The Many Struggles of the AI Space in Nigeria and the Lessons from Mauritius
It’s quite strange how a concept as much talked about as Artificial Intelligence (AI) would, in real life, be so limited to just a handful of people and startups. It’s commonplace nowadays to attend lectures and seminars where Artificial Intelligence is discussed but sadly, its actual application is so concentrated, it is almost dissipating into nothingness.
AI is forecasted to add $15 trillion to the global economy by 2030. Nigeria is hardly positioning itself to partake of this bounty.
There are far too few AI startups in Nigeria and the ones that exist hardly get any VC funding. Take for instance Indicina Technologies, an AI company that provides loan life cycle management software for banks and financial institutions.
Founded in 2017, this startup has only raised $250,000 in funding. But this is even better compared to Slatecube which is a remote internship platform for students. Founded in 2014, this startup has raised just $40,000 in funding.
Away from startups, companies and organisations who have openly indicated an application of AI to their day-to-day operations have not grown considerably too. Few enough for Founder and CEO of LinkOrion Technology, Idehen Kelly Osahen to succinctly conclude that there’s really nothing much happening in Nigeria as regards AI development.
Whether you look at this through the lens of Startups trying to build dedicated AI products (which are so few, I can almost count on my hands) or corporate organizations trying to transform digitally by considering developing its in-house strength for AI development, there is really nothing much going on in the Nigerian ecosystem as it relates to AI development.Idehen Kelly Osahen, Founder/CEO at LinkOrion Technology
AI and the many devils it must overcome
Being an innovative technology, the problems inhibiting the adoption of AI are expectedly very traditional.
First is the lack of interest by key players in the leadership and regulatory space in Nigeria. This disinterest might actually be a good thing for now because, as we have seen, any technology the government has shown an interest in it has found a way to stifle.
Yet, according to Oxford Insights’ Government Artificial Intelligence Readiness Index 2020, Nigeria ranked 138 in the world and 25th in Africa. And for emphasis, the report captures the capacity of governments to exploit the innovative potential of AI. Nigeria’s 30.8 score is a far cry from the number 1 ranked African country, Mauritius’ with 53.86 and almost inconsequential compared to the USA’s 85.4.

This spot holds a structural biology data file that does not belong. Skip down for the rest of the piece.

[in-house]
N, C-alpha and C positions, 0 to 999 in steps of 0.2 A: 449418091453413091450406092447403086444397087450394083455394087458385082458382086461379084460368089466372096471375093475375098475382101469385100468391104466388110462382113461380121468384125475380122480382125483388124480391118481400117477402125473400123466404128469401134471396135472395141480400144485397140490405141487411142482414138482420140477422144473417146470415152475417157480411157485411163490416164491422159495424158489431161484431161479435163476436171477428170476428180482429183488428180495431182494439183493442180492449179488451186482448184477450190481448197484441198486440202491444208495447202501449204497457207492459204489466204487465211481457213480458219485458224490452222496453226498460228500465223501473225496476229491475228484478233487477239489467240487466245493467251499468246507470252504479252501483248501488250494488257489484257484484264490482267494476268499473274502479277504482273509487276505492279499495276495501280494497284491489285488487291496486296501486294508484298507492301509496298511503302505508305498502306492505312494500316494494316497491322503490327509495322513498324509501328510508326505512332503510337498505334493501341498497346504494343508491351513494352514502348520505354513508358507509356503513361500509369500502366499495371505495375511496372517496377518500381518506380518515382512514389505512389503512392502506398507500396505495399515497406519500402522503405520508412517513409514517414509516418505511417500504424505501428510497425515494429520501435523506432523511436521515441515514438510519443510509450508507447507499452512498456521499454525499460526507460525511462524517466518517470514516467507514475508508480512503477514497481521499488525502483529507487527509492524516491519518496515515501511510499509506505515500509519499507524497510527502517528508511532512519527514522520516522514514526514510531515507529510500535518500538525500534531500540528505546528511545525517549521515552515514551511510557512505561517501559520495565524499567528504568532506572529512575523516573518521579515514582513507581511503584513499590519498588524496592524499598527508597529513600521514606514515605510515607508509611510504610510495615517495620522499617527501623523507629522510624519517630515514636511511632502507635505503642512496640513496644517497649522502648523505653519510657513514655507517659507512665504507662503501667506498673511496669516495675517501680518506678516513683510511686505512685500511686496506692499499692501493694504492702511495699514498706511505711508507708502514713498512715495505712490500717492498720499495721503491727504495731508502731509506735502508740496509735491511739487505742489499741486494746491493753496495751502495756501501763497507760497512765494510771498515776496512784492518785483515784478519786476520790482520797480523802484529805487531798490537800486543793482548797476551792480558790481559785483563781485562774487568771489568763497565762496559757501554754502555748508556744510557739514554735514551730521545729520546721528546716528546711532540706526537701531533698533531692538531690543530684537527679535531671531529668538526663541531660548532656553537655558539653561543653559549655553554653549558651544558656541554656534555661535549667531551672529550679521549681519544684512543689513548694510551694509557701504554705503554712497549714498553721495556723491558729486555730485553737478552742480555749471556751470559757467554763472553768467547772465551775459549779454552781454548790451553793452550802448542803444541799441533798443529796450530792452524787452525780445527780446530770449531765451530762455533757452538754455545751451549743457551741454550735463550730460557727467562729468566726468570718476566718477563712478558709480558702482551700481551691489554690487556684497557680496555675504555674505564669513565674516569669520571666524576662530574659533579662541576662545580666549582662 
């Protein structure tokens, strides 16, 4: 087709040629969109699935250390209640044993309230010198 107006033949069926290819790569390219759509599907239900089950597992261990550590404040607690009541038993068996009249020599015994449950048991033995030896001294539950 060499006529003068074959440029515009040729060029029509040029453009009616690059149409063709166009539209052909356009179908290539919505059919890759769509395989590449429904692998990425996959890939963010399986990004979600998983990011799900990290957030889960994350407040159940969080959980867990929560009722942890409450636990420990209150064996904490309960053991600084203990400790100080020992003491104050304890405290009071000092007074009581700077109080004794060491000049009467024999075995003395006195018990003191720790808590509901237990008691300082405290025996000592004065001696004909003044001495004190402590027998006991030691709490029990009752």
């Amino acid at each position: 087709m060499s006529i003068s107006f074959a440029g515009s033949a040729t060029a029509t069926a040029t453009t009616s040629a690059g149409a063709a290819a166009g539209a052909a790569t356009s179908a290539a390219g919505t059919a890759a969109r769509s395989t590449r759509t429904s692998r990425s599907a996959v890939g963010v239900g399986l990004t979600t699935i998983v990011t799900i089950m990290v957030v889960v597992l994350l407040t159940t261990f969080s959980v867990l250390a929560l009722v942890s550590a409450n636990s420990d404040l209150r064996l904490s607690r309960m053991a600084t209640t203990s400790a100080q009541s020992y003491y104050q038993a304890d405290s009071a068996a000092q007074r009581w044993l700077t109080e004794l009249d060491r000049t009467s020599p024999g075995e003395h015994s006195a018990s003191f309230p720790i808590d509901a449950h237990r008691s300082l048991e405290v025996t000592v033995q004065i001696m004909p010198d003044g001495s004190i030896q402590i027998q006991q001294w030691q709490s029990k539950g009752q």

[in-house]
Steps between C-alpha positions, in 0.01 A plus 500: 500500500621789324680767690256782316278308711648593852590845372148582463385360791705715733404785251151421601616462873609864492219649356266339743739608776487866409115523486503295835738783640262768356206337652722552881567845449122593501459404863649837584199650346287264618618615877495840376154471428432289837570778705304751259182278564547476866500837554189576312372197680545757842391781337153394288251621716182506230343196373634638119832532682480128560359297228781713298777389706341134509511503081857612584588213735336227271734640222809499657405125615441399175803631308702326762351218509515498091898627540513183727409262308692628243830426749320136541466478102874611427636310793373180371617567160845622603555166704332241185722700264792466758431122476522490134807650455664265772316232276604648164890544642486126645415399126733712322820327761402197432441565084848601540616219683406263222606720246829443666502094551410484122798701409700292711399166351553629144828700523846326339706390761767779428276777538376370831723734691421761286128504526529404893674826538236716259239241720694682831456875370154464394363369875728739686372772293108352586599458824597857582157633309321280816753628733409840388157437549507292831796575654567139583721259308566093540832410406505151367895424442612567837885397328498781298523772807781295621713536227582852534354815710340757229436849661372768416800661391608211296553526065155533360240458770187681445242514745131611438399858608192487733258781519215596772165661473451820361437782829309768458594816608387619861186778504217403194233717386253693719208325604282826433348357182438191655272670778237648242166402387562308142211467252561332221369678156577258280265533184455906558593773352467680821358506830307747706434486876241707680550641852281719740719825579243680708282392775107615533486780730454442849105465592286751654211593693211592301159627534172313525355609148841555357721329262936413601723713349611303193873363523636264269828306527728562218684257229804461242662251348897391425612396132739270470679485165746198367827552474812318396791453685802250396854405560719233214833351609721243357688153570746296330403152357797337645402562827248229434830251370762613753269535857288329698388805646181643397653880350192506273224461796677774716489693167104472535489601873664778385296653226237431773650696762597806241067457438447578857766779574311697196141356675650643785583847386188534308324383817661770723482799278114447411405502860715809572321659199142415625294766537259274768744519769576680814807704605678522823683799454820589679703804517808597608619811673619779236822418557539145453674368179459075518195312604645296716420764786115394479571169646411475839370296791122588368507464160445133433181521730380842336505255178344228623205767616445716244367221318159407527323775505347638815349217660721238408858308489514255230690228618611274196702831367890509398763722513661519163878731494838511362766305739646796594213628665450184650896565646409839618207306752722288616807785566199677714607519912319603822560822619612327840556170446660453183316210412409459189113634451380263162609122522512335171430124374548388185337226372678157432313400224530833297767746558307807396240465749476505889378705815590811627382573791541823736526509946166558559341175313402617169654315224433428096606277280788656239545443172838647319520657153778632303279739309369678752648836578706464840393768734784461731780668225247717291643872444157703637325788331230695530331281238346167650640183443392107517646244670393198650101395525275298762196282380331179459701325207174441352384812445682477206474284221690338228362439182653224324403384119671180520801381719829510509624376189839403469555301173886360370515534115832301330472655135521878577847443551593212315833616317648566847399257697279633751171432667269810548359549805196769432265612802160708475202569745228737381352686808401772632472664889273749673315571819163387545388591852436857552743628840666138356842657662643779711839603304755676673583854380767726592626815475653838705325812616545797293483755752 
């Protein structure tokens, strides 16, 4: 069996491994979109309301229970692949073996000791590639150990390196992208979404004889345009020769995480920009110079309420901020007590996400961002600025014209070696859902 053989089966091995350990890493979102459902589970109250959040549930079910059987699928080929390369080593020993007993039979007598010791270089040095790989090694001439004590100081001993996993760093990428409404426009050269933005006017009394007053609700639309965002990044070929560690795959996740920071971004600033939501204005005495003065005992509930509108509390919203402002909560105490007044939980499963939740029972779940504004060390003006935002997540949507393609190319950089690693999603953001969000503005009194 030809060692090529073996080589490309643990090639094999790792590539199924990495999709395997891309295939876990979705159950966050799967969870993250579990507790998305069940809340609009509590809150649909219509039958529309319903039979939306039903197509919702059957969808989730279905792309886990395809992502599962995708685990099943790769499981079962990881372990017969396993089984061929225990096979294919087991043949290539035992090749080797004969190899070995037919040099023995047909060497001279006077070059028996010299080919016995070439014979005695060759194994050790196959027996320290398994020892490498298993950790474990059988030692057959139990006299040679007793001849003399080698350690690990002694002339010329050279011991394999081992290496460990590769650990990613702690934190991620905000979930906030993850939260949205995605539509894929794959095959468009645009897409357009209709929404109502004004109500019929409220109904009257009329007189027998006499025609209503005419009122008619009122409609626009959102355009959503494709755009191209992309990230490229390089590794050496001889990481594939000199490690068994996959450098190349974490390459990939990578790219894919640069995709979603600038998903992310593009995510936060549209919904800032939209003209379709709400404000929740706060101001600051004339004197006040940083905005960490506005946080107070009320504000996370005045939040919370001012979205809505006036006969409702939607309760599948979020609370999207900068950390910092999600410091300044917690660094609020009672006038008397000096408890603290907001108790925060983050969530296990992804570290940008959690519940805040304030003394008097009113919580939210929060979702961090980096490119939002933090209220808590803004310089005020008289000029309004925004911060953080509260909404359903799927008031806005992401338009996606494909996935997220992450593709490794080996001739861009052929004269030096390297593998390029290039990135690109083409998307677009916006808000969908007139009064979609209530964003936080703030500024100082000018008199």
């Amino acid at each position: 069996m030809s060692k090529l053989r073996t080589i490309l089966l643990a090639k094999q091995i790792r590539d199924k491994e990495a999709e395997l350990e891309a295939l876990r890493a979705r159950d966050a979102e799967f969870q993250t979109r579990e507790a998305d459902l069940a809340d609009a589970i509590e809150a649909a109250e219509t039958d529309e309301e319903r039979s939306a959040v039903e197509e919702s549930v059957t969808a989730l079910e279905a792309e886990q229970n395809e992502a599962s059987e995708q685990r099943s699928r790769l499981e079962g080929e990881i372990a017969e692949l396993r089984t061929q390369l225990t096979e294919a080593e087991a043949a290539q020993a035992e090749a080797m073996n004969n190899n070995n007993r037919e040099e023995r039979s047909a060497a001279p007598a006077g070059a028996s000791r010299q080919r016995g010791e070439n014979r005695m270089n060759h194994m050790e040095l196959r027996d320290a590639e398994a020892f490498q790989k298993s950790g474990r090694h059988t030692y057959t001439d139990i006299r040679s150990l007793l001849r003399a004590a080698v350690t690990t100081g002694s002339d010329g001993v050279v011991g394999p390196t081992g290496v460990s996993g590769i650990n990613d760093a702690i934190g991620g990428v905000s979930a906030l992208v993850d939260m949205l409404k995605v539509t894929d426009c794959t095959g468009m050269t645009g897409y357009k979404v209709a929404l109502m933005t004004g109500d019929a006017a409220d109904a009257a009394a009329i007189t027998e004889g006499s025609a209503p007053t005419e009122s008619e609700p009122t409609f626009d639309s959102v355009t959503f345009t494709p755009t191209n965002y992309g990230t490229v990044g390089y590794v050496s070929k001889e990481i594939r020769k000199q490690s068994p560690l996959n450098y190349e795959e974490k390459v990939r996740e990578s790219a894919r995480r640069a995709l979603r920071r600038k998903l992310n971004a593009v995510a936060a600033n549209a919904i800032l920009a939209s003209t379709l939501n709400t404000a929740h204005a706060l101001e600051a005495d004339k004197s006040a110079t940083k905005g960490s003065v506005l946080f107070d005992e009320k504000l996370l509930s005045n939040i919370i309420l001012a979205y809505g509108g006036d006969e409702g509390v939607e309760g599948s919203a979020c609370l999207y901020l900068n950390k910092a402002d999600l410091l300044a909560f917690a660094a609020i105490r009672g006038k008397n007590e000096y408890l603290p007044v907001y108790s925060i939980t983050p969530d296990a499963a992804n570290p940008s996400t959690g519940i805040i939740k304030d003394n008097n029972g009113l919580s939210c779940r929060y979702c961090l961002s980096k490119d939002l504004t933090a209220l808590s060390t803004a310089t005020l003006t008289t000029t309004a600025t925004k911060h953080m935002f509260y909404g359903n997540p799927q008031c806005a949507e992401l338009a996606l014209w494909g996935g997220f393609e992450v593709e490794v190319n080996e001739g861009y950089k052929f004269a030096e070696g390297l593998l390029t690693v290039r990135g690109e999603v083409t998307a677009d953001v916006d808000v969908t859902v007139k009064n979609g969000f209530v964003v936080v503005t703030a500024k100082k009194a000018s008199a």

Quite simply, our government isn’t anywhere near ready for AI innovations.
But perhaps the biggest problem confronting the AI space in Nigeria and indeed all of Africa is the problem of digitised data. With many if not most of the relevant public and organisational information still stacked in hard copies, it would be very difficult for AI to take off from that springboard.
Digitised data is the fuel on which Artificial Intelligence runs and to drive the technology, more focus needs to be placed on automating data.
Another traditional problem is the fear of losing certain jobs. Jobs whose functions are mostly repetitive would definitely be on the line. If you look around the industry here, many jobs are pretty much in this category. In Africa where governments take glory for job creation, losing so many jobs to ‘machines’ would hardly be described as good governance.
This makes AI quite like a bad idea.
Moreover, with the availability of cheap labour in Nigeria, many organisations still consider it cheaper to engage actual humans to carry out jobs than paying for tech. When it becomes economically viable for them, we could expect a lot to start changing.
Lessons from Mauritius
As with most things in Africa, solving the AI problem starts with a conscious and intentional government plan.
Perhaps no country in Sub-Saharan Africa has a more robust plan than Mauritius whose government released an Artificial Intelligence Strategy way back in 2018. A quick rundown of that plan is as follows:
Witnessing a drop in the manufacturing sector’s contribution to GDP from 18% to 13 % in 10 years, the strategy focused on AI and developers with solutions that will bring down costs, reduce defects and increase production speed.
The strategy strengthened the policy of granting a tax exemption of 8 years to companies involved in innovation-driven activities for intellectual property assets that are developed in Mauritius.